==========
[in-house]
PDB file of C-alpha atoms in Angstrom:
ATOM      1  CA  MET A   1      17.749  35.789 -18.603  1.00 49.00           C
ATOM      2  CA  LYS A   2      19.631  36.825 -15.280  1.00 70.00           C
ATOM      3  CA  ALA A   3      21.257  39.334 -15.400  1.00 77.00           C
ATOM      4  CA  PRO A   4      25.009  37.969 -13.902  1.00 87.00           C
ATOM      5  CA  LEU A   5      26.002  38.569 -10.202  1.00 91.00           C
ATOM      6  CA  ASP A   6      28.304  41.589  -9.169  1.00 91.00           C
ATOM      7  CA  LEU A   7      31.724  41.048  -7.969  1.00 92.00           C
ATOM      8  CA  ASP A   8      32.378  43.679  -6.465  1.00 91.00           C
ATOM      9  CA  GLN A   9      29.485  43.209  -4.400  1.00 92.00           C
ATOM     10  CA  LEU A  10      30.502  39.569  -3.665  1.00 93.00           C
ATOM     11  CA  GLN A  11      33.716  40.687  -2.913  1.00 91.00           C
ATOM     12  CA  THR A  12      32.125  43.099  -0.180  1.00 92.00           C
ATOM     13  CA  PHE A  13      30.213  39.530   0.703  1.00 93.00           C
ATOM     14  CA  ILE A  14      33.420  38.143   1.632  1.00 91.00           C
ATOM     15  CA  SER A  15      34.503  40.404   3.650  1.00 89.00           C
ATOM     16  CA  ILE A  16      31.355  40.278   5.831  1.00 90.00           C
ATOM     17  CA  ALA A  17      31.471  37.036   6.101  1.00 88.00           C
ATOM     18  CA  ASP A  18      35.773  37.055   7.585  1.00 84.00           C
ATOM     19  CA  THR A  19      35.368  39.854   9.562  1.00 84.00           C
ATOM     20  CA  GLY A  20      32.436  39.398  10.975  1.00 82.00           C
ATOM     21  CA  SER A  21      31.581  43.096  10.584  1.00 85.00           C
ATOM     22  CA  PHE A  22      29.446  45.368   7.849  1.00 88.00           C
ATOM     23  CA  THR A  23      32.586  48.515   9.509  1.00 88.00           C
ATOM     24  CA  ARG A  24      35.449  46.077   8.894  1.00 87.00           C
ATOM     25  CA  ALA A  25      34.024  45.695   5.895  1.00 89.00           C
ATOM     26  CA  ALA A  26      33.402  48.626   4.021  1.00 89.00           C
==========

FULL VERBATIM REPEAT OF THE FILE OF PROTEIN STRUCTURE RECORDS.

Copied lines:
[in-house]
PDB file of C-alpha atoms in Angstrom:
ATOM      1  CA  MET A   1      17.749  35.789 -18.603  1.00 49.00           C
ATOM      2  CA  LYS A   2      19.631  36.825 -15.280  1.00 70.00           C
ATOM      3  CA  ALA A   3      21.257  39.334 -15.400  1.00 77.00           C
ATOM      4  CA  PRO A   4      25.009  37.969 -13.902  1.00 87.00           C
ATOM      5  CA  LEU A   5      26.002  38.569 -10.202  1.00 91.00           C
ATOM      6  CA  ASP A   6      28.304  41.589  -9.169  1.00 91.00           C
ATOM      7  CA  LEU A   7      31.724  41.048  -7.969  1.00 92.00           C
ATOM      8  CA  ASP A   8      32.378  43.679  -6.465  1.00 91.00           C
ATOM      9  CA  GLN A   9      29.485  43.209  -4.400  1.00 92.00           C
ATOM     10  CA  LEU A  10      30.502  39.569  -3.665  1.00 93.00           C
ATOM     11  CA  GLN A  11      33.716  40.687  -2.913  1.00 91.00           C
ATOM     12  CA  THR A  12      32.125  43.099  -0.180  1.00 92.00           C
ATOM     13  CA  PHE A  13      30.213  39.530   0.703  1.00 93.00           C
ATOM     14  CA  ILE A  14      33.420  38.143   1.632  1.00 91.00           C
ATOM     15  CA  SER A  15      34.503  40.404   3.650  1.00 89.00           C
ATOM     16  CA  ILE A  16      31.355  40.278   5.831  1.00 90.00           C
ATOM     17  CA  ALA A  17      31.471  37.036   6.101  1.00 88.00           C
ATOM     18  CA  ASP A  18      35.773  37.055   7.585  1.00 84.00           C
ATOM     19  CA  THR A  19      35.368  39.854   9.562  1.00 84.00           C
ATOM     20  CA  GLY A  20      32.436  39.398  10.975  1.00 82.00           C
ATOM     21  CA  SER A  21      31.581  43.096  10.584  1.00 85.00           C
ATOM     22  CA  PHE A  22      29.446  45.368   7.849  1.00 88.00           C
ATOM     23  CA  THR A  23      32.586  48.515   9.509  1.00 88.00           C
ATOM     24  CA  ARG A  24      35.449  46.077   8.894  1.00 87.00           C
ATOM     25  CA  ALA A  25      34.024  45.695   5.895  1.00 89.00           C
ATOM     26  CA  ALA A  26      33.402  48.626   4.021  1.00 89.00           C